Regarding the head I was just roaming around to find something very flexible, as we are not fixed to a certain genre yet. Again, we tried out lots of head <1.500 €. At some point he came up with Hughes & Kettner Tubemeister 40. It is a 4 channel amp (clean/crunch/lead/full disto), has some build in effects, has a performance switch for home usage (1W/5W/XX W / 40 W) and it is a brilliantly diversified amp.

If you crank it up, and you can do that at home based on a 5 W setting, sound becomes amazing due to the 4 build in tubes.

It is also including a liner out for whatever kind of recording you want to apply.

Anyhow, maybe it is worth a try. For 900$ there is nothing I would prefer over my current head.

Tim

This post has been edited by Roadside: Aug 4 2017, 08:50 AM
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Mertay
post Aug 4 2017, 02:18 PM
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There is also the fender hotrod3 route to be used with pedals.

Friend of mine is a pedal nut, he has a mesa markV combo, a marshall TSL combo and a Fender hotrod3 with jensen speaker i it. The fender gets used the most, great clean and takes pedals amazing (the hotrod is actually famous for taking pedals well).

One would expect the mesa to be versatile too which it is but learning the eq options on it takes more time than one imagines. I never got to feel confident with it during my visits and normally it takes me seconds to understand a traditional amps capabilitly.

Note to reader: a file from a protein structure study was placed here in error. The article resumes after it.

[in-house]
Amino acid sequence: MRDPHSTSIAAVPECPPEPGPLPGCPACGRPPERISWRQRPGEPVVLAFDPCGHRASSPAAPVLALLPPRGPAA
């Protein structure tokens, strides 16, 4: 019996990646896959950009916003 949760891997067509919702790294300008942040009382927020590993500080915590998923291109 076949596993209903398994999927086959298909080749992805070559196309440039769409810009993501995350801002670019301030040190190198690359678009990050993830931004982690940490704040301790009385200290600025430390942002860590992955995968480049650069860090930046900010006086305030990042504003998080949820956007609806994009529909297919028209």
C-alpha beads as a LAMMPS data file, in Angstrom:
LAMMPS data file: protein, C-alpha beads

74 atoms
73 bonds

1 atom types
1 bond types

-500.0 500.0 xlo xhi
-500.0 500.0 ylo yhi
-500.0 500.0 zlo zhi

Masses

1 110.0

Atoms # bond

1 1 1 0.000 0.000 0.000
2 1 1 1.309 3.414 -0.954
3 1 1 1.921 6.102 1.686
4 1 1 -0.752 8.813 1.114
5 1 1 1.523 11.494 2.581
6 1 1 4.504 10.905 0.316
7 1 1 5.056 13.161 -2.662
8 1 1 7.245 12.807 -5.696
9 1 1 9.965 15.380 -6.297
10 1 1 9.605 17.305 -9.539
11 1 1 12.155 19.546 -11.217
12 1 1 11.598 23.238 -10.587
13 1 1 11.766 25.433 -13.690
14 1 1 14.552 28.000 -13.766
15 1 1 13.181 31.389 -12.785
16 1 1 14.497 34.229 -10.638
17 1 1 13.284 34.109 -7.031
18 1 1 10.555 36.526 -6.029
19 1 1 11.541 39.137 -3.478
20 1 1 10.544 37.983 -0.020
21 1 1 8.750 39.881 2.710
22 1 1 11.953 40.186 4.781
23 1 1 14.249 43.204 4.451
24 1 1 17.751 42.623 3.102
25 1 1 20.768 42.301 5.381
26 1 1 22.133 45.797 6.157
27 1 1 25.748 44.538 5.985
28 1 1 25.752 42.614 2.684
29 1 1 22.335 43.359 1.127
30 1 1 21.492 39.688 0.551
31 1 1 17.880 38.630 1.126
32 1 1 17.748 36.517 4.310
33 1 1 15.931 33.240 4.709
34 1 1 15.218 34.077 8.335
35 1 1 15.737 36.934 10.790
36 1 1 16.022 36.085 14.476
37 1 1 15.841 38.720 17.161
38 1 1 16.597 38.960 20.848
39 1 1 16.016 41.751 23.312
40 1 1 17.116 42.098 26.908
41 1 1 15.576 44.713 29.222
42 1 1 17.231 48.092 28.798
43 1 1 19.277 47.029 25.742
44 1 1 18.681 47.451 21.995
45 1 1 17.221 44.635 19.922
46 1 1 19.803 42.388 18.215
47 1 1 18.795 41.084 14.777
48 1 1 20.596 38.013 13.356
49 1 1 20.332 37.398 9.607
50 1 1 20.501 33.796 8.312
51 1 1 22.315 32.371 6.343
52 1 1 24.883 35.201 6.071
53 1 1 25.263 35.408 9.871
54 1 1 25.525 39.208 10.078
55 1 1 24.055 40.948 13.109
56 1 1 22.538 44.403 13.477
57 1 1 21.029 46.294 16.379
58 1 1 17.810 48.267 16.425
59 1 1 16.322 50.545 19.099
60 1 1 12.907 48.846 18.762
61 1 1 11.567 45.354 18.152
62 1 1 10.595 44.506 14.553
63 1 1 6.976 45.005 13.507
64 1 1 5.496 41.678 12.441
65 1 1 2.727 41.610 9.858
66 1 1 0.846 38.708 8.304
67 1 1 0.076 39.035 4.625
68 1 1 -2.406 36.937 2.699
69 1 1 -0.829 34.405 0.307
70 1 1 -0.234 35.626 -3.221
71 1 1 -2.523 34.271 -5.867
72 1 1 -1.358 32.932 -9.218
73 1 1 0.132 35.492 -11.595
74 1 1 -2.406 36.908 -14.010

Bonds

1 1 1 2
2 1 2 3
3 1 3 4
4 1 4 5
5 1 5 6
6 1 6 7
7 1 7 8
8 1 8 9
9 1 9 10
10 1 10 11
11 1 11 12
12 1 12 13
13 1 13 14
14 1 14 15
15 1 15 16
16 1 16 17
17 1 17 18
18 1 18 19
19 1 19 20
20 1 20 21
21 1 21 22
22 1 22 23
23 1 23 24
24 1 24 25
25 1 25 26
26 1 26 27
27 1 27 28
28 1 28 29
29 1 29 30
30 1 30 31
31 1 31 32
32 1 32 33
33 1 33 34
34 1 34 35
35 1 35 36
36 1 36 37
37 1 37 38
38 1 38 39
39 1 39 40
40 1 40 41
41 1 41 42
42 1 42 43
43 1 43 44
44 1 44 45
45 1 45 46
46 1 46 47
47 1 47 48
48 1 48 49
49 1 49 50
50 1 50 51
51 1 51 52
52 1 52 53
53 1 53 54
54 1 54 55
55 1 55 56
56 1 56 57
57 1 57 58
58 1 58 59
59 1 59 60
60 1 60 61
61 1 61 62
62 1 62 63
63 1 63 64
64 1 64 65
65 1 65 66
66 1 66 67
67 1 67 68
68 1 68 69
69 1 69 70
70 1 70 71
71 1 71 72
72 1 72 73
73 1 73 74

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Caelumamittendum
post Aug 4 2017, 03:53 PM
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I think Mesas are out of the question money wise. As is most options to be honest. I can't remember if I posted it in the first post, but I think I have around $800 all in all. So not a lot.


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AK Rich
post Aug 4 2017, 05:51 PM
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Maybe take a look at the Vox VT series combos. I have a Vox VT-120+ which is a 2x12 combo that is pretty flexible and plenty loud. I bought mine used about 5 years ago with a foot controller for $300. After I got my Orange gear and the Fractal FX 8, the Vox just collects dust though.

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Todd Simpson
post Aug 6 2017, 02:56 AM